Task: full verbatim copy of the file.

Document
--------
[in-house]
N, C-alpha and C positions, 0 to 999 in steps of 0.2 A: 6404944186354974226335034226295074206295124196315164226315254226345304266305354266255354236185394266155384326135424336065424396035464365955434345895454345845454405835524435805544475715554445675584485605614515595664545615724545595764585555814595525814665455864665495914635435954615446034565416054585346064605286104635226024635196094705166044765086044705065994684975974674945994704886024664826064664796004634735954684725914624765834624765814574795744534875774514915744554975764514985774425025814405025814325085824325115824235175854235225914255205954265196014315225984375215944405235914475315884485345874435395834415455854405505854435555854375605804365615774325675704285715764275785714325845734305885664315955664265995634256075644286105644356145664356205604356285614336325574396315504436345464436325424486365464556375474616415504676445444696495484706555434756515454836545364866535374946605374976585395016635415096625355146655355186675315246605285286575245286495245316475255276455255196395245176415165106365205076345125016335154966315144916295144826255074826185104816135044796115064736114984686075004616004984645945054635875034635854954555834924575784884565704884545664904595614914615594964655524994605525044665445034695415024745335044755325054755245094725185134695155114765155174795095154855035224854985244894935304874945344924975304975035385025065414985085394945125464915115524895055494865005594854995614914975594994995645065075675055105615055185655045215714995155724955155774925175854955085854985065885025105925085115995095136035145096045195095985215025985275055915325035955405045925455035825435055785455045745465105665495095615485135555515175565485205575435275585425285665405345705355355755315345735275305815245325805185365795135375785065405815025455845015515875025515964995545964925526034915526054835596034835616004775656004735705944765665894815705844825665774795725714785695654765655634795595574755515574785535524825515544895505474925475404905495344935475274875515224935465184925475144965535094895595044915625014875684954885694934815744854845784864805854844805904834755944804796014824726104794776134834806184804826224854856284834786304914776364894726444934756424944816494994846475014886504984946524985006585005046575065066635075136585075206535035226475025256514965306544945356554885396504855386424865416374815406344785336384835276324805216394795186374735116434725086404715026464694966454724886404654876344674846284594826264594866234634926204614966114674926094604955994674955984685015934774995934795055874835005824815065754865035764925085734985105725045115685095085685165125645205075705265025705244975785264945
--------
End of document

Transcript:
[in-house]
N, C-alpha and C positions, 0 to 999 in steps of 0.2 A: 6404944186354974226335034226295074206295124196315164226315254226345304266305354266255354236185394266155384326135424336065424396035464365955434345895454345845454405835524435805544475715554445675584485605614515595664545615724545595764585555814595525814665455864665495914635435954615446034565416054585346064605286104635226024635196094705166044765086044705065994684975974674945994704886024664826064664796004634735954684725914624765834624765814574795744534875774514915744554975764514985774425025814405025814325085824325115824235175854235225914255205954265196014315225984375215944405235914475315884485345874435395834415455854405505854435555854375605804365615774325675704285715764275785714325845734305885664315955664265995634256075644286105644356145664356205604356285614336325574396315504436345464436325424486365464556375474616415504676445444696495484706555434756515454836545364866535374946605374976585395016635415096625355146655355186675315246605285286575245286495245316475255276455255196395245176415165106365205076345125016335154966315144916295144826255074826185104816135044796115064736114984686075004616004984645945054635875034635854954555834924575784884565704884545664904595614914615594964655524994605525044665445034695415024745335044755325054755245094725185134695155114765155174795095154855035224854985244894935304874945344924975304975035385025065414985085394945125464915115524895055494865005594854995614914975594994995645065075675055105615055185655045215714995155724955155774925175854955085854985065885025105925085115995095136035145096045195095985215025985275055915325035955405045925455035825435055785455045745465105665495095615485135555515175565485205575435275585425285665405345705355355755315345735275305815245325805185365795135375785065405815025455845015515875025515964995545964925526034915526054835596034835616004775656004735705944765665894815705844825665774795725714785695654765655634795595574755515574785535524825515544895505474925475404905495344935475274875515224935465184925475144965535094895595044915625014875684954885694934815744854845784864805854844805904834755944804796014824726104794776134834806184804826224854856284834786304914776364894726444934756424944816494994846475014886504984946524985006585005046575065066635075136585075206535035226475025256514965306544945356554885396504855386424865416374815406344785336384835276324805216394795186374735116434725086404715026464694966454724886404654876344674846284594826264594866234634926204614966114674926094604955994674955984685015934774995934795055874835005824815065754865035764925085734985105725045115685095085685165125645205075705265025705244975785264945